Cornwallis was sufficiently troubled by this event to order an investigation into the state of affairs of the entire southern military district. The man assigned to this duty, General Clarke, duly travelled through much of the south-west of Ireland during April and May. In his report to the viceroy, Clarke identified the complex nature of the agitation and was also harshly critical of local landlords, comparing them quite unfavourably to their counterparts in England:

‘It appears from the evidence given at most of the Courts Martial that the lower order (particularly the murderers of the late Mr Hutchinson) have determined to murder every gentleman in the country evidently with a view to drive them from their homes and divide their estates, or at least to intimidate them, so that they may rent the land at their own price. The great sources of these diabolical principals seem to spring from the dislike to tithes . . . The Middle Man is likewise a great grievance as from his inordinate rapacity in letting his land to the cottager who is unable to pay his rent and support his family with any kind of comfort owing to the rate of labour which is regulated by the landlord. I am sorry to add that gentlemen do not in general treat their inferiors with the kindness and humanity people of that station of life experience from the higher orders in England.’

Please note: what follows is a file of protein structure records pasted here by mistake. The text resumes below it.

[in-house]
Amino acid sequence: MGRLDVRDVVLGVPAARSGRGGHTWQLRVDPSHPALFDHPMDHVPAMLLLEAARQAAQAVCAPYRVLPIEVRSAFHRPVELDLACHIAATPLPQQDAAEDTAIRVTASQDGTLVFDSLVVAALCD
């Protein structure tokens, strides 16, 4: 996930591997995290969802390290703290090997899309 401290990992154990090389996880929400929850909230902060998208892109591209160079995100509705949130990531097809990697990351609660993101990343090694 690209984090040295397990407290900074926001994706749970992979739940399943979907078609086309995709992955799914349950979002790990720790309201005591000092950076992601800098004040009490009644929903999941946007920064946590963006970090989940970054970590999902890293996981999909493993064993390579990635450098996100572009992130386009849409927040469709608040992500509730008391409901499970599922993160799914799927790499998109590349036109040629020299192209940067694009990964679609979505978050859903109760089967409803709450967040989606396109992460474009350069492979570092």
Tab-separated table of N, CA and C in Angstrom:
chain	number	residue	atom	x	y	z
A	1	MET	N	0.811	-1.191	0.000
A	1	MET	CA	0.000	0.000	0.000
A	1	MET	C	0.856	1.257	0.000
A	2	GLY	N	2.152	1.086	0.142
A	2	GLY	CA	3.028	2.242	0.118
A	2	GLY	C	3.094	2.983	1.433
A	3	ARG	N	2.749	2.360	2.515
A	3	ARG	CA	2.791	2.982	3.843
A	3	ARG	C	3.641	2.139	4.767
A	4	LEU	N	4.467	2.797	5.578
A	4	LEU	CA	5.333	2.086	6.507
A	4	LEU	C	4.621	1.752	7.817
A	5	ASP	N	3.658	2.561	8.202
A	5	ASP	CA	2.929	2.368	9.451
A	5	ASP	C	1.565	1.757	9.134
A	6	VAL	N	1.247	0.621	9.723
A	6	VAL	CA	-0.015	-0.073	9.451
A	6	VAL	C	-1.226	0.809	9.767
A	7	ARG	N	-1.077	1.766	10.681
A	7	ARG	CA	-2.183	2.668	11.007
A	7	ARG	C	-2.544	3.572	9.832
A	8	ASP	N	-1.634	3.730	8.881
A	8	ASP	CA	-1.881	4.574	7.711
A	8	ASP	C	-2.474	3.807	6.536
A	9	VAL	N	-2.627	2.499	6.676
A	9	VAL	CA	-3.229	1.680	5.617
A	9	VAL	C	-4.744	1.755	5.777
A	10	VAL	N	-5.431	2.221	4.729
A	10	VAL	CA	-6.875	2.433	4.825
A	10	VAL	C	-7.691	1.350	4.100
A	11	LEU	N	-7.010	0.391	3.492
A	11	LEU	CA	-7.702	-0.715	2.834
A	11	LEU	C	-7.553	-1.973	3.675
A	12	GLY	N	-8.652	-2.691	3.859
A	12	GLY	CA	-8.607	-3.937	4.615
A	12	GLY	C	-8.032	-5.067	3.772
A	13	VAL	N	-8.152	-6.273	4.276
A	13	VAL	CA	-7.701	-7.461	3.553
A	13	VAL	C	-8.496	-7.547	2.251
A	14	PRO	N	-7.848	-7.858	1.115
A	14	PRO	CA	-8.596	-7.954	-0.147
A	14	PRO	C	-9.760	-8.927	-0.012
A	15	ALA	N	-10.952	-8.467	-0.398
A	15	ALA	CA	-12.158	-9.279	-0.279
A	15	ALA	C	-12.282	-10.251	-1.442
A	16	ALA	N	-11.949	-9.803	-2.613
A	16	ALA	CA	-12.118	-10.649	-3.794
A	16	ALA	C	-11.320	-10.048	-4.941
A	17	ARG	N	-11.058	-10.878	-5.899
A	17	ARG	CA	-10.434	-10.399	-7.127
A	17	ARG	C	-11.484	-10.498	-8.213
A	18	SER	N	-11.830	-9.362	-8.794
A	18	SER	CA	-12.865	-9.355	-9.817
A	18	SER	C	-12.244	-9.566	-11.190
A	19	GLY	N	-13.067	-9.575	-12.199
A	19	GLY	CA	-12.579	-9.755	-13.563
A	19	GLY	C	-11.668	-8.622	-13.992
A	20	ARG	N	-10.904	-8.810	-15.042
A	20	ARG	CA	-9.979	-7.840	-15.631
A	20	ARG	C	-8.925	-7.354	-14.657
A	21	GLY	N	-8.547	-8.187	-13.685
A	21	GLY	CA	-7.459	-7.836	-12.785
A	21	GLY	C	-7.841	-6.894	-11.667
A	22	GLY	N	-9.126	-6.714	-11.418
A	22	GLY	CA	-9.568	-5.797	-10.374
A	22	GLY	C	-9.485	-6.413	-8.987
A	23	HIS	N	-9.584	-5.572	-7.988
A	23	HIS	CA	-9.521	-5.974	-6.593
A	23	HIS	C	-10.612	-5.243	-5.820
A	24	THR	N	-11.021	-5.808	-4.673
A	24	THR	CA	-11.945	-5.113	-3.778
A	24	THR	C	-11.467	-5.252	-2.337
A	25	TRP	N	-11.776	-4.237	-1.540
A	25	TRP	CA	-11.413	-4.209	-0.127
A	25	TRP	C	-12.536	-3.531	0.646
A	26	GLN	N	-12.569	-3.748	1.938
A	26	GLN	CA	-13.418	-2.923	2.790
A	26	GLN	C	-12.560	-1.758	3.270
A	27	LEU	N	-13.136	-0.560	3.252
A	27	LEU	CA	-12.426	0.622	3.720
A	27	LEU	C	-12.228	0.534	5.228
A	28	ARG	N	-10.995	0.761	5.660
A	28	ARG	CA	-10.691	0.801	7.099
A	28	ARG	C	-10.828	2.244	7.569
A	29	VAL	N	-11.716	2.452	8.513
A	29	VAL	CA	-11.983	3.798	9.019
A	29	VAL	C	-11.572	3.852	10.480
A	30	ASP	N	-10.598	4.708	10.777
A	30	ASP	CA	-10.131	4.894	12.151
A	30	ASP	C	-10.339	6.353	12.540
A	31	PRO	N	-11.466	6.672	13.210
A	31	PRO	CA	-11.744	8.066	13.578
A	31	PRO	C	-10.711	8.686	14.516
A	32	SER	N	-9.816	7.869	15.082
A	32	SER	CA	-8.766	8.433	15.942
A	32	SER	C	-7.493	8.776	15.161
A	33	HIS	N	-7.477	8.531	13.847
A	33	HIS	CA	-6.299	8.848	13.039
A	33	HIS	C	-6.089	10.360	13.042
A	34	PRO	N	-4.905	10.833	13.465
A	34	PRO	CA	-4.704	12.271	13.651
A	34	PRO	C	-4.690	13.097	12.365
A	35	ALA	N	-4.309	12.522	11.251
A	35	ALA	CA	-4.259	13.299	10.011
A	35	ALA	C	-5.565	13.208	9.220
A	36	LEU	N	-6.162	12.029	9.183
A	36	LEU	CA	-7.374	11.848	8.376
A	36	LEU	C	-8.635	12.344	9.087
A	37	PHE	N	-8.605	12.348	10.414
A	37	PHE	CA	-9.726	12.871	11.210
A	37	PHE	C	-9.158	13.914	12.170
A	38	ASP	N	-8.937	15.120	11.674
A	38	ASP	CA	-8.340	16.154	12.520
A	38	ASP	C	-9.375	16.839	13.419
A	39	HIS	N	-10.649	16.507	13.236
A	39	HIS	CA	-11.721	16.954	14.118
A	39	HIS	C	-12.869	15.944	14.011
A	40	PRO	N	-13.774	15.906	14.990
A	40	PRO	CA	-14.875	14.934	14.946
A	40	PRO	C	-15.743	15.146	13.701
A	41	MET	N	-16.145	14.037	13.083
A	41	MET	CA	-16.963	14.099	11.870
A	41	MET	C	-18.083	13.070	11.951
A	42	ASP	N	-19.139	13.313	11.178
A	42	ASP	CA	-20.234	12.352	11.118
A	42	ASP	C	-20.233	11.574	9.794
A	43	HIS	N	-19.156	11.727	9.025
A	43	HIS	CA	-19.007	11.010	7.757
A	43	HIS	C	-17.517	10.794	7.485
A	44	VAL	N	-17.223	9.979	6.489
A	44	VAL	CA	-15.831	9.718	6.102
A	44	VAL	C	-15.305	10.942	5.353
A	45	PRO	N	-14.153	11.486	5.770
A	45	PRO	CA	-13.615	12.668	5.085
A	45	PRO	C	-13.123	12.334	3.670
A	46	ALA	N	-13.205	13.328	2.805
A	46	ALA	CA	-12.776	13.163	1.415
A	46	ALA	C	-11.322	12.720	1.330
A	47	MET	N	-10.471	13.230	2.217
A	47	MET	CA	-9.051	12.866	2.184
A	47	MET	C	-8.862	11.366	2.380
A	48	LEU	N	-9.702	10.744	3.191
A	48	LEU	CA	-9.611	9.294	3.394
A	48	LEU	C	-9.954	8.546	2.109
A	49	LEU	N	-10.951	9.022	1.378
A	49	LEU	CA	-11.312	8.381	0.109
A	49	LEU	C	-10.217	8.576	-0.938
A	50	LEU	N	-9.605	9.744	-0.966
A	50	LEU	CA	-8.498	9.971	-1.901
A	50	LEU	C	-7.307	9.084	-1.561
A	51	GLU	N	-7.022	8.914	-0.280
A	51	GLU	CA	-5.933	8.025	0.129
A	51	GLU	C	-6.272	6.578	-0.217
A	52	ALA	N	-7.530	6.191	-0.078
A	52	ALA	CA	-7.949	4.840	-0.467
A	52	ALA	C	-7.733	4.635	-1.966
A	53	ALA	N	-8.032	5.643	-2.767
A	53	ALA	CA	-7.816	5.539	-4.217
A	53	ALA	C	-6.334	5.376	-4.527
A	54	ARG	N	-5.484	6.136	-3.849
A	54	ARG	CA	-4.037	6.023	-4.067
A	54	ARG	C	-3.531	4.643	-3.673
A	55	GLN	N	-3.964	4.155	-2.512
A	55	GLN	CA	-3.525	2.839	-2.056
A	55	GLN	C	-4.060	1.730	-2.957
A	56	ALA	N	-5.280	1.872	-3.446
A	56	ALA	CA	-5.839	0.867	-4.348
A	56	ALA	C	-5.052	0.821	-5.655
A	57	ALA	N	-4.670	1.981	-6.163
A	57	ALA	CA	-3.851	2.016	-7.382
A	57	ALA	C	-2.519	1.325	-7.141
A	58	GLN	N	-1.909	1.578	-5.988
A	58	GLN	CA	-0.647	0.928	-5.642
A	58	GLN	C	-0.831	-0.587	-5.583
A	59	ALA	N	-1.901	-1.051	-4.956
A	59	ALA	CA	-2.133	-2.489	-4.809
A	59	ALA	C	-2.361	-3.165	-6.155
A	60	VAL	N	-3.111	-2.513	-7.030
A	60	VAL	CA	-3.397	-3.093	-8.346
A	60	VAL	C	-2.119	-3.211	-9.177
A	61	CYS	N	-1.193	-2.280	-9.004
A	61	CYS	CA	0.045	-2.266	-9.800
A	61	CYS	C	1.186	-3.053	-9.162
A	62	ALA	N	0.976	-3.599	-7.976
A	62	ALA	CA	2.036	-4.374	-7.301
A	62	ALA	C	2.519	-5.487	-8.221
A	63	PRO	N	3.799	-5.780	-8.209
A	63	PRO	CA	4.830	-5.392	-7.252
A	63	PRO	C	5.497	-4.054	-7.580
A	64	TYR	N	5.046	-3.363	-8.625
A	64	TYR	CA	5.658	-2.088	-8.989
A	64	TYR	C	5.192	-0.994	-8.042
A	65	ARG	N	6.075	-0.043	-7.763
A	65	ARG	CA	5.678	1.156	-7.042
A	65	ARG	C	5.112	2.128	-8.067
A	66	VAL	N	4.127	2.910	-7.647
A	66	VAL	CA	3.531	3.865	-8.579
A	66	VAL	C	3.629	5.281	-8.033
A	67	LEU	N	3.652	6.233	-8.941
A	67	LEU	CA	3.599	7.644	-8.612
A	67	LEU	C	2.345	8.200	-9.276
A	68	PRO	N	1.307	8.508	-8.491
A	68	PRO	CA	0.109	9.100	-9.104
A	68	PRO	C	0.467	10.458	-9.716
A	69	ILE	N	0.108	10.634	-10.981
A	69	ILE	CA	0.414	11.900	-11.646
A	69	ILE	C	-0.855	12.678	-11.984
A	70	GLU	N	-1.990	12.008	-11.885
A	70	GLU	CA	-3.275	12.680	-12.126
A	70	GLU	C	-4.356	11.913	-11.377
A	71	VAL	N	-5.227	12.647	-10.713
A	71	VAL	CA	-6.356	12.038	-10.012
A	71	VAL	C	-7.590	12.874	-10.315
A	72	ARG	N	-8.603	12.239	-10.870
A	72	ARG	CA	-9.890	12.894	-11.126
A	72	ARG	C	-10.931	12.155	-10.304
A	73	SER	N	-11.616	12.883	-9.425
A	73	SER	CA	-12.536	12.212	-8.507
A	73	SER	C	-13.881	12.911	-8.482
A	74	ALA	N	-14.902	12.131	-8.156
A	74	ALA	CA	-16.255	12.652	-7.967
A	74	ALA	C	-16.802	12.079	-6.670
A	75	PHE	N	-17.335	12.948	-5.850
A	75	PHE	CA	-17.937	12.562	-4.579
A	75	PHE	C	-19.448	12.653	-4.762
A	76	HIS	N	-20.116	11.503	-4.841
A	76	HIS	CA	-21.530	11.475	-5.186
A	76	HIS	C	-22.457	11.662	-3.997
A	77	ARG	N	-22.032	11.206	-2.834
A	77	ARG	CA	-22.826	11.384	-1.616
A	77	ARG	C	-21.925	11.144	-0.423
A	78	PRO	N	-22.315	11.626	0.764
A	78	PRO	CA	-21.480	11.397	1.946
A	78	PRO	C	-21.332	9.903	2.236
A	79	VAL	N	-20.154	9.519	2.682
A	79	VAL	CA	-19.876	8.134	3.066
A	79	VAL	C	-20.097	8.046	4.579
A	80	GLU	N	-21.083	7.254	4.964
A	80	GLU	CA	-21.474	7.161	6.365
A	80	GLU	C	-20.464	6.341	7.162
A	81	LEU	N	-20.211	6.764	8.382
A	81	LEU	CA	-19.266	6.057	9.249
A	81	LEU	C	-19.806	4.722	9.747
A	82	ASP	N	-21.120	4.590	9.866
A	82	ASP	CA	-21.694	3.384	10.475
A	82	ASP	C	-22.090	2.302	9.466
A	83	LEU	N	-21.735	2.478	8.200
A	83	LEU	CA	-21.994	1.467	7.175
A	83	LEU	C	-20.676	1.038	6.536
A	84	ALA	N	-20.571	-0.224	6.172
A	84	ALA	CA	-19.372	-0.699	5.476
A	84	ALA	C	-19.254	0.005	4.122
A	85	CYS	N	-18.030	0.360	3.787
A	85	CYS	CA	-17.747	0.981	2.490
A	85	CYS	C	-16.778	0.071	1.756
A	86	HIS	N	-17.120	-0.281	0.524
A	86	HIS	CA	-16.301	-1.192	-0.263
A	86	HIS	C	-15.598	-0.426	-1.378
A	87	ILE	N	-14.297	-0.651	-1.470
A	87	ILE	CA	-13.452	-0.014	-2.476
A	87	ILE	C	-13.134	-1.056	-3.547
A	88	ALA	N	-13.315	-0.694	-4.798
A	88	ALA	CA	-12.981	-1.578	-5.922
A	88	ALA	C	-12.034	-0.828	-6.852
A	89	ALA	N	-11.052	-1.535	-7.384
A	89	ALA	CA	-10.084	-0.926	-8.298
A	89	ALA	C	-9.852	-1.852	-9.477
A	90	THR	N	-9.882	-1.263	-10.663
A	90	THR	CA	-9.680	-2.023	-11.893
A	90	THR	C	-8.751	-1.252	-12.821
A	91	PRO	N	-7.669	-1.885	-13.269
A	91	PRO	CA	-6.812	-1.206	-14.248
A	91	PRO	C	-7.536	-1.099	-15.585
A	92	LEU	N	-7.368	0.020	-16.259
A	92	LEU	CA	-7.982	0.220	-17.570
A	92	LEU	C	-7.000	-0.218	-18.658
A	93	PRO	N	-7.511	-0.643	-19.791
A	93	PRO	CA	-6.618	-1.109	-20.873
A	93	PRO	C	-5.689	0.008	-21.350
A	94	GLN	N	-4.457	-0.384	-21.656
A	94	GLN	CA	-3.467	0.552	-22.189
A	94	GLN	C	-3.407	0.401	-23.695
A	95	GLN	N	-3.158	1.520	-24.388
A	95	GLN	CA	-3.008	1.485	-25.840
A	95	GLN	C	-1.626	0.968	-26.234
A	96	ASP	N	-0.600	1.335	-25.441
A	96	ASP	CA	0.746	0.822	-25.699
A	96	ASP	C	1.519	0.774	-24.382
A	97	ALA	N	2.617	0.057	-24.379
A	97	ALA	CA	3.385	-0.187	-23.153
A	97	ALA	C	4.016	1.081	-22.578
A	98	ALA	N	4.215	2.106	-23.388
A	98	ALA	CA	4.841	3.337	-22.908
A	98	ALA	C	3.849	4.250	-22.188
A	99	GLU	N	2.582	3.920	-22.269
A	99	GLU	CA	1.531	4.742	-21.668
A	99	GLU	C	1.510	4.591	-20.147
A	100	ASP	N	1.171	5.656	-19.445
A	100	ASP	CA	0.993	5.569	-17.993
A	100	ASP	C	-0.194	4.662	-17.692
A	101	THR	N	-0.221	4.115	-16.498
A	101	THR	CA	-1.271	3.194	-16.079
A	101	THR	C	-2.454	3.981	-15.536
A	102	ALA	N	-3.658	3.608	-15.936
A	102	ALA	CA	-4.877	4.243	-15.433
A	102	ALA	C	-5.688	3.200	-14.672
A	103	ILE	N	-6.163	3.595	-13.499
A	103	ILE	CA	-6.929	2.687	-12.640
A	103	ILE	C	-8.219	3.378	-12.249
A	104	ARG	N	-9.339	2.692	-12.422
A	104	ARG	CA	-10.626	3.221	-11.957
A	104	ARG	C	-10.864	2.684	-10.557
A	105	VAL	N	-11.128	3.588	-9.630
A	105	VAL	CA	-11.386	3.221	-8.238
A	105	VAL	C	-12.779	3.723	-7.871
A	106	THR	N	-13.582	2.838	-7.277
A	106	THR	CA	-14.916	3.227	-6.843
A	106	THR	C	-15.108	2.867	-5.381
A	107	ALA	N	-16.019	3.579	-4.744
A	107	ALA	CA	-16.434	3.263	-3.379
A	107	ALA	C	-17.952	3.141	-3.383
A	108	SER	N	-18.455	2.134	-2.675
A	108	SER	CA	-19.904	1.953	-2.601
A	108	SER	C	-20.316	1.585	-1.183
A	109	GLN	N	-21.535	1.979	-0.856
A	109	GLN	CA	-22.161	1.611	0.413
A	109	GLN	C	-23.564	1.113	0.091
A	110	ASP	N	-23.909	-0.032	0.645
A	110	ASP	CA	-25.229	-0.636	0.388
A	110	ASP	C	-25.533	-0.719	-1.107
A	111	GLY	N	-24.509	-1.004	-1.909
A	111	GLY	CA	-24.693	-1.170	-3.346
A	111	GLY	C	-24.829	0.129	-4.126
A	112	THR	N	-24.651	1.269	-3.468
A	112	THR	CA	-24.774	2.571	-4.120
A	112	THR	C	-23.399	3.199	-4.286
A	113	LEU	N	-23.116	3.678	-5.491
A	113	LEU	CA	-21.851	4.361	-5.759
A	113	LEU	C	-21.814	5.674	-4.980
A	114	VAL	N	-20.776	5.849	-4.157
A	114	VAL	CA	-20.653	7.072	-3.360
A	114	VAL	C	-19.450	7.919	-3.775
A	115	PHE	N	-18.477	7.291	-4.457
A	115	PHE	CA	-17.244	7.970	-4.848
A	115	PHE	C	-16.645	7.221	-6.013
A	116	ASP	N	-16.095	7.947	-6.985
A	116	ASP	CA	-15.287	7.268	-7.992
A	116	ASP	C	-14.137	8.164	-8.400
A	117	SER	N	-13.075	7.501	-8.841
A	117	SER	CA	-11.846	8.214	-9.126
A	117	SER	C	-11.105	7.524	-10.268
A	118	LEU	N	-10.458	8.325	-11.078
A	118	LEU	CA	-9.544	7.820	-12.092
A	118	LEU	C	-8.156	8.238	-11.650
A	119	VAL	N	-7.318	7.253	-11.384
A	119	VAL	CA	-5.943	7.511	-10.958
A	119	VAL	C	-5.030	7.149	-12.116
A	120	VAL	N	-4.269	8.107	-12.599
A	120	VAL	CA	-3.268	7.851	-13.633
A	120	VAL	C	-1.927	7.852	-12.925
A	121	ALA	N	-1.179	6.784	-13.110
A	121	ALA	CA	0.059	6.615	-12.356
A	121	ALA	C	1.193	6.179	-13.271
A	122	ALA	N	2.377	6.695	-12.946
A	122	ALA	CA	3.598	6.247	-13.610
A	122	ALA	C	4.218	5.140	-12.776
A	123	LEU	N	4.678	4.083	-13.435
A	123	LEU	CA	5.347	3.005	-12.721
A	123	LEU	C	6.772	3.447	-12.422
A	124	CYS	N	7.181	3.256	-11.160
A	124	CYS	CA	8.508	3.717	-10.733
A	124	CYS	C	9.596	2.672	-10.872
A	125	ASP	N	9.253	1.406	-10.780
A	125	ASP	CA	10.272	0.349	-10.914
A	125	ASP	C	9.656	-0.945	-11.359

Yet having allowed for the agrarian focus of the discontent, Clarke summarised that he had ‘every reason to believe that the disposition of the people is not good . . . they are ready to rise should the French land in this country’.

In the end, some sense of the scale and ultimate success of the anti-tithe campaign of 1798–9 can be gleaned from a ‘report on the outrages committed in the diocese of Cloyne’. The author, in all likelihood an ecclesiastical official of the established church, explained the impact of the movement as follows: ‘Very few will attempt to serve processes for tithes, the proctors in general have given up their books and arrears for 1798–9 unpaid, while [the] clergy [are] reduced to distress’. In fact, as late as 1802 tithe-holders in County Cork were attempting to recoup the revenues lost in 1798–9. Although parliament passed a compensation act ‘for the benefit of clergy whose tithes were withheld in 1798–9’, the difficulties involved in their actual collection remained formidable. Indeed, Richard Orpen, high sheriff of County Cork, prudently resisted requests from tithe-owners in the east Muskerry parishes of Inishcarra and Aghabulloge to provide small cavalry detachments as escorts for collectors, arguing that ‘in order to put into effectual force the provisions of this act, which is a service highly obnoxious . . . it would require in this extensive county no small military force . . . to aid civilian power’.


James G. Patterson is Professor of History at Centenary College, Hackettstown, New Jersey.

Further reading:


D. David, ‘The South Munster region in the 1790s’, in J.A. Murphy (ed.), The French are in the Bay: the expedition to Bantry Bay, 1796 (Cork, 1997).

M. Elliott, Partners in revolution: the United Irishmen and France (Yale 1982).

R. O’Donnell, Robert Emmet and the Rebellion of 1798 and Robert Emmet and the Rising of 1803 (Dublin, 2003).

K. Whelan, ‘Bantry Bay—the wider context’, in J.A. Murphy (ed.), The French are in the Bay: the expedition to Bantry Bay, 1796 (Cork, 1997).